These sampled words, which come at the peak of “Retreat! Retreat!,” an anthemic song by the instrumental post-rock band 65daysofstatic, have long been taken as a rallying cry by fans during their propulsive live gigs. The Sheffield-based quartet’s latest project takes that statement of intent to heart: it is literally unstoppable.
Well, almost. Wreckage Systems is a collection of several dozen algorithmic systems which have been playing continuously—barring the occasional crash—since March 2021. These systems— essentially chunks of music-generating code called things like “Mumble Prime” and “Harp Collateral”—generate everything from soothing ambient soundscapes to spiky drum ‘n’ bass workouts, interspersed with occasional robotically voiced “adverts.” There aren’t any tracks, as such: each system simply plays until its time is up, then passes the baton to the next.
On the project’s YouTube channel, a lo-fi screen displays minimal information about the current system above a scrolling chyron displaying enigmatic messages. Its “devblog” is full of updates that mix nerdy music-making details with droll peeks at life behind the scenes at 65Labs, the sprawling (and largely fictitious) global operation of technicians, bots and servers that keeps the machines running. The overall effect is of a retro dystopia: Spotify in the world of Blade Runner.
“We’ve built this kind of deliberate myth about it—a lot of the blog posts and so on are in character,” says band member Paul Wolinski. “But at the same time, they’re not at all consistent. Obviously, no one really believes it so it’s sort of like theatre, a performance, but it’s not a one-way thing for us. We’re encouraging everyone to go along with it.” Fans on the project’s Discord seem happy to play along, riffing on the idea of a semi-sentient machine ecosystem, fueled by episodes such as a glitch in May when multiple systems started playing simultaneously to create a “relentless 56-minute slab of algo-hyper-noise.”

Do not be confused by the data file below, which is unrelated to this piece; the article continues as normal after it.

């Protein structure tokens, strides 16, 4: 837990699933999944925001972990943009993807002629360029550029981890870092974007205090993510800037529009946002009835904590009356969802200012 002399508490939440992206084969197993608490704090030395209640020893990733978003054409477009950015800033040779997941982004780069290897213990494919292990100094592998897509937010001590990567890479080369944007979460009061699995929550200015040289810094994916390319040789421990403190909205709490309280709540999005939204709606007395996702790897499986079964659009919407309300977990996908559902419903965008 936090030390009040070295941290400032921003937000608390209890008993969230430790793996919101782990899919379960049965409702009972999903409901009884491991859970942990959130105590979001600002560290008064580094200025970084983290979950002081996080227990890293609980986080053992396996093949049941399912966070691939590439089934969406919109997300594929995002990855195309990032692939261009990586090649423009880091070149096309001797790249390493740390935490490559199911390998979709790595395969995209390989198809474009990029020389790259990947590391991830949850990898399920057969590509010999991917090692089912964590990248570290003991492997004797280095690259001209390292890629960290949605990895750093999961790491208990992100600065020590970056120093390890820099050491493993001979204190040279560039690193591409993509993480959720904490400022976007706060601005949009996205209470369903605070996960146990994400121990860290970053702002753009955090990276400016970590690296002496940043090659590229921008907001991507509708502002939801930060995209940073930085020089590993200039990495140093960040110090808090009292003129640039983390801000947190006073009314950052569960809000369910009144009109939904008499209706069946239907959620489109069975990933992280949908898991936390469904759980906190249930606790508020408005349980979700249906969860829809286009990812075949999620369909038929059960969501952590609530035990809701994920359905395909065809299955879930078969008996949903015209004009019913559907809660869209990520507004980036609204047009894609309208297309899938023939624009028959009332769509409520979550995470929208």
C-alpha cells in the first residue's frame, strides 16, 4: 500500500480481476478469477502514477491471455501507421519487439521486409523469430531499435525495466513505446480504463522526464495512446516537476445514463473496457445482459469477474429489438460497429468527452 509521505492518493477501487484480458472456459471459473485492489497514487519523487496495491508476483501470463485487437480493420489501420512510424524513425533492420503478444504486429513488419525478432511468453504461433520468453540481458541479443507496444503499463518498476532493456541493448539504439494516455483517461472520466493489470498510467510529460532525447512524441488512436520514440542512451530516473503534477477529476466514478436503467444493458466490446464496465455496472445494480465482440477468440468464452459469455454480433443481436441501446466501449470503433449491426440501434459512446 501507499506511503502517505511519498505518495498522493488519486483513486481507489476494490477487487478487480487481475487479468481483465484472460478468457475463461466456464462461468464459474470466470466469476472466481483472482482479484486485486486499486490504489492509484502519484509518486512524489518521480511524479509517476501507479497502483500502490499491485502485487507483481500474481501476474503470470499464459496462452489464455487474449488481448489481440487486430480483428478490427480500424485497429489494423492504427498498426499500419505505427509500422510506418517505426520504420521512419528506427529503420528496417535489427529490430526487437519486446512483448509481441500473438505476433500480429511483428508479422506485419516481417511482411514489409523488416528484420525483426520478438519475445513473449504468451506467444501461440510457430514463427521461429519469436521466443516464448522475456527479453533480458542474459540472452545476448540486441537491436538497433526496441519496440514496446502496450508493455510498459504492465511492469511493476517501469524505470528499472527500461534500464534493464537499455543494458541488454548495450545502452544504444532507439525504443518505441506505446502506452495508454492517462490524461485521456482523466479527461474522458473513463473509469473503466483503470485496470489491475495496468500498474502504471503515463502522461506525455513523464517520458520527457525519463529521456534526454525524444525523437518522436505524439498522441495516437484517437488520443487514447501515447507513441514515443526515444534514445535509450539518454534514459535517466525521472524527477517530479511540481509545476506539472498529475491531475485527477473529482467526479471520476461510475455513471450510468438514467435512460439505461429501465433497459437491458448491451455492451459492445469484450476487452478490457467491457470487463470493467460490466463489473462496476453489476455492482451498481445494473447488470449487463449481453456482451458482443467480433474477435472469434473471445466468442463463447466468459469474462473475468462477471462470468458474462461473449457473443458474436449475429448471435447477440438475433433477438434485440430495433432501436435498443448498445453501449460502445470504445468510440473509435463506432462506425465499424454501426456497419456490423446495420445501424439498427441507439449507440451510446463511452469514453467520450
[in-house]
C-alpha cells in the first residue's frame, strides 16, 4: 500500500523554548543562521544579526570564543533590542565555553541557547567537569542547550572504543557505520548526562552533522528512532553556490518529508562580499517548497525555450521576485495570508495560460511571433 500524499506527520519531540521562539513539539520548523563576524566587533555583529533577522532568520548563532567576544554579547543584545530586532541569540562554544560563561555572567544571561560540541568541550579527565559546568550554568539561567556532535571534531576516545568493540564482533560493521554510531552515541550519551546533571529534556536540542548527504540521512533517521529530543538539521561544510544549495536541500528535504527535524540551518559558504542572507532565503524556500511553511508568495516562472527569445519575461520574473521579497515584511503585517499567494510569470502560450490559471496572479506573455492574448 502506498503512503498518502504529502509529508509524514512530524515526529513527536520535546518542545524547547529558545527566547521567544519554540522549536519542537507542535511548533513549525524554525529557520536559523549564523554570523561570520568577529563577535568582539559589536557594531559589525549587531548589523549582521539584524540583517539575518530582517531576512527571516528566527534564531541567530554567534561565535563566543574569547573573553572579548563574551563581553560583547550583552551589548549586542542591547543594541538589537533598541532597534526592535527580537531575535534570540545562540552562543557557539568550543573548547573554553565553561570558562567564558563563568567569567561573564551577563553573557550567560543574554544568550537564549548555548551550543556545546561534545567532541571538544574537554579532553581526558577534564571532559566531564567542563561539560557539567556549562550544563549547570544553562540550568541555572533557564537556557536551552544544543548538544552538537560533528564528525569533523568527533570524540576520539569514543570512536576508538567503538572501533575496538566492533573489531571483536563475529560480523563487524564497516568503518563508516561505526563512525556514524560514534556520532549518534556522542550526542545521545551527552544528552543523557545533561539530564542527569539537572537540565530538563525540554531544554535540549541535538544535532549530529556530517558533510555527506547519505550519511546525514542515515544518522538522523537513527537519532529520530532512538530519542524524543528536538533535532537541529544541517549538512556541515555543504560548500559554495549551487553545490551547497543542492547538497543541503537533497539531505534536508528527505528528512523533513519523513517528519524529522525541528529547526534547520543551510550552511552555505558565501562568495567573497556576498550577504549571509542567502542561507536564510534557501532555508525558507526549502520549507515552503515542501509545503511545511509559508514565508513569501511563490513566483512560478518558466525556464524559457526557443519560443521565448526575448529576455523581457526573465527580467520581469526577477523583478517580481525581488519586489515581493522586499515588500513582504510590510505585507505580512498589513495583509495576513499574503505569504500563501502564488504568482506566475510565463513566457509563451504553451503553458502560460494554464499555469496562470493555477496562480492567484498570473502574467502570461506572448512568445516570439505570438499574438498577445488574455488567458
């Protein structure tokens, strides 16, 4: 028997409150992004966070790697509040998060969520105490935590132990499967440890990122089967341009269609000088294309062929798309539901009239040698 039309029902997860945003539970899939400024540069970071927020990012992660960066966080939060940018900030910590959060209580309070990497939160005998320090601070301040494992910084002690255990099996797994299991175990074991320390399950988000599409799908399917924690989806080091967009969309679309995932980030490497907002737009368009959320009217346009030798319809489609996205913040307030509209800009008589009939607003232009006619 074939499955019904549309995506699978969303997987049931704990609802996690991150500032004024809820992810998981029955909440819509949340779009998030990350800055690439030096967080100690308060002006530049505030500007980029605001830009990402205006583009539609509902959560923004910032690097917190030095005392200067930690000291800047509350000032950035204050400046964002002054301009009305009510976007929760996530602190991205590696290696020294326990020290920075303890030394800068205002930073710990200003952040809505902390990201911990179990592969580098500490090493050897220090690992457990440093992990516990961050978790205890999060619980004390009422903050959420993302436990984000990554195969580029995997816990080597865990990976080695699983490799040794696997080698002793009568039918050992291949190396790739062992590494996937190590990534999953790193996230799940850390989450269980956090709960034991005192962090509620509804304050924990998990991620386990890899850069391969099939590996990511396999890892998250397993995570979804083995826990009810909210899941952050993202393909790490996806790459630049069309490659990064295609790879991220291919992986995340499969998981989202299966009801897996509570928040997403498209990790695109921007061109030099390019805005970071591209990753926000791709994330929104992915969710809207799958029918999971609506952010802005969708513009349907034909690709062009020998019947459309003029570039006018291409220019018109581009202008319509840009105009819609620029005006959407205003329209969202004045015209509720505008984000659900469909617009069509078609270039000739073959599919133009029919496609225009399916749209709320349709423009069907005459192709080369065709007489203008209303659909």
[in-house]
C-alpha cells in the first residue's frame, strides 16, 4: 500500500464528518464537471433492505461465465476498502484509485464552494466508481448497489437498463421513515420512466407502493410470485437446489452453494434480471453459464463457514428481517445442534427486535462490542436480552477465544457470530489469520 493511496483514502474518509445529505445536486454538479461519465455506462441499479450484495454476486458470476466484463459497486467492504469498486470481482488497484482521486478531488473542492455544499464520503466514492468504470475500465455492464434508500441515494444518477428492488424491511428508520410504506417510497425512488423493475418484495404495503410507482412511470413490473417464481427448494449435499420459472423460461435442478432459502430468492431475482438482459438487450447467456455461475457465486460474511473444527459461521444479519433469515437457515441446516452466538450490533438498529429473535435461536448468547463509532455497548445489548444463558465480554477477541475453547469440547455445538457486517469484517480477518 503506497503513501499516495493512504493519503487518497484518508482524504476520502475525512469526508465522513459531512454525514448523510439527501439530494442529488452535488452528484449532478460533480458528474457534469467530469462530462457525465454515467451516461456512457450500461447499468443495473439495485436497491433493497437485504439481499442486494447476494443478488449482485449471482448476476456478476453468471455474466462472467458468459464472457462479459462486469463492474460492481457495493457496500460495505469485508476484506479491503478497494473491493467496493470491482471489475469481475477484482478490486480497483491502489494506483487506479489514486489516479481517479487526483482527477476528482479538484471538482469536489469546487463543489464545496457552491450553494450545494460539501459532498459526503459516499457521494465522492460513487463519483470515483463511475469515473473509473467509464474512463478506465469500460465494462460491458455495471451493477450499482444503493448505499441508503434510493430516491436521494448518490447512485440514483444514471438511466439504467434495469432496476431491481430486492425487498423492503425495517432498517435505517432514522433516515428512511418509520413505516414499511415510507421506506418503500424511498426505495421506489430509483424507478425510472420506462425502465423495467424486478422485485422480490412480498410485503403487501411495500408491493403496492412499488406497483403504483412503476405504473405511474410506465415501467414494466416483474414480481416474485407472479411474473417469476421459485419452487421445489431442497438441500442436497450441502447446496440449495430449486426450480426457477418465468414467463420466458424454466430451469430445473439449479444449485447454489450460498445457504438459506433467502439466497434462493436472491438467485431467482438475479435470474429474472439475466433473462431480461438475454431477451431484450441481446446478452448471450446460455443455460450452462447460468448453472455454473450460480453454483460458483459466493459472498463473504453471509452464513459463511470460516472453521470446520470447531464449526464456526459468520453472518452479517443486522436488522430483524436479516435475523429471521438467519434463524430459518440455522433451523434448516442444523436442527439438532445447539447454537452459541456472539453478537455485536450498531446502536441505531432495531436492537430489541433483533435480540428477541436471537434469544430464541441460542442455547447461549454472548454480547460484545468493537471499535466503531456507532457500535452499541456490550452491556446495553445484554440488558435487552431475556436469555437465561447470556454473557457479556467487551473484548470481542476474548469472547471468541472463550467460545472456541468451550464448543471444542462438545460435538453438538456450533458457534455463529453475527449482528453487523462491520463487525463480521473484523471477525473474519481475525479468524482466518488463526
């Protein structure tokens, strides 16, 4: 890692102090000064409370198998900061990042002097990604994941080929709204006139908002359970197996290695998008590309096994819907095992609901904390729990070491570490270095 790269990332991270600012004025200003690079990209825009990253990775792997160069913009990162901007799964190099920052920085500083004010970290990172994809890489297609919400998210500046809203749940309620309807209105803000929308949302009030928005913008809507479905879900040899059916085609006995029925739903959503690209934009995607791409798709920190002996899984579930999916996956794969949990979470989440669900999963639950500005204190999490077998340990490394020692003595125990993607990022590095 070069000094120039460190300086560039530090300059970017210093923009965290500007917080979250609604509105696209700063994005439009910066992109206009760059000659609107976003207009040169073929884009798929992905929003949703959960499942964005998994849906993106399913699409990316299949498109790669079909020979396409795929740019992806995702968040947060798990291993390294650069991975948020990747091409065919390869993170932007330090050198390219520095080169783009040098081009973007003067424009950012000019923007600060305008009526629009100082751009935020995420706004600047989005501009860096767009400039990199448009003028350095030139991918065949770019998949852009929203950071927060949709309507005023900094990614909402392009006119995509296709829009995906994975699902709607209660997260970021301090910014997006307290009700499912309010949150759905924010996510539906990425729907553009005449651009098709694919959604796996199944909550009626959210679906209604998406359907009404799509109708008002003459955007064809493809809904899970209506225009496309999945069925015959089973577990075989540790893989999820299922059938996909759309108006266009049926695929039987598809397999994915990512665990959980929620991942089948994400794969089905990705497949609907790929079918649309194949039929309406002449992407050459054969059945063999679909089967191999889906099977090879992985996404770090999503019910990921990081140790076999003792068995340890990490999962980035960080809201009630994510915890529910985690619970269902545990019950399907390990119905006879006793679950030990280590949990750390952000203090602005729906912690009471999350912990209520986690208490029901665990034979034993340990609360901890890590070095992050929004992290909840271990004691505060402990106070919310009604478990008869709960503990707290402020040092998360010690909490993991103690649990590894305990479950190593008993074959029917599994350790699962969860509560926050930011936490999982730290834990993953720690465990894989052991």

Wreckage Systems isn’t 65daysofstatic’s first foray into endless music. From their origins in post-rock, their output has steadily become more electronic and experimental. Forays into danceable techno and film scoring eventually led to a commission in 2013 for the soundtrack to the universe simulator No Man’s Sky—or more accurately, an infinite array of soundtracks, since the game’s USP is its never-ending supply of procedurally generated planets to explore.
To meet that challenge, the band recorded both a conventional soundtrack album and hours of related audio snippets and cues that could be reassembled by the game engine to resonate with the player’s environment and actions. That led to the 2018 Decomposition Theory series of concerts, in which audio and visuals were partially generated on the fly each night, with unpredictable results—an approach more akin to the algo-rave and live-coding scenes than to their previous live sets—and then to replicr, 2019, an album’s worth of chilly, heavily computational snippets.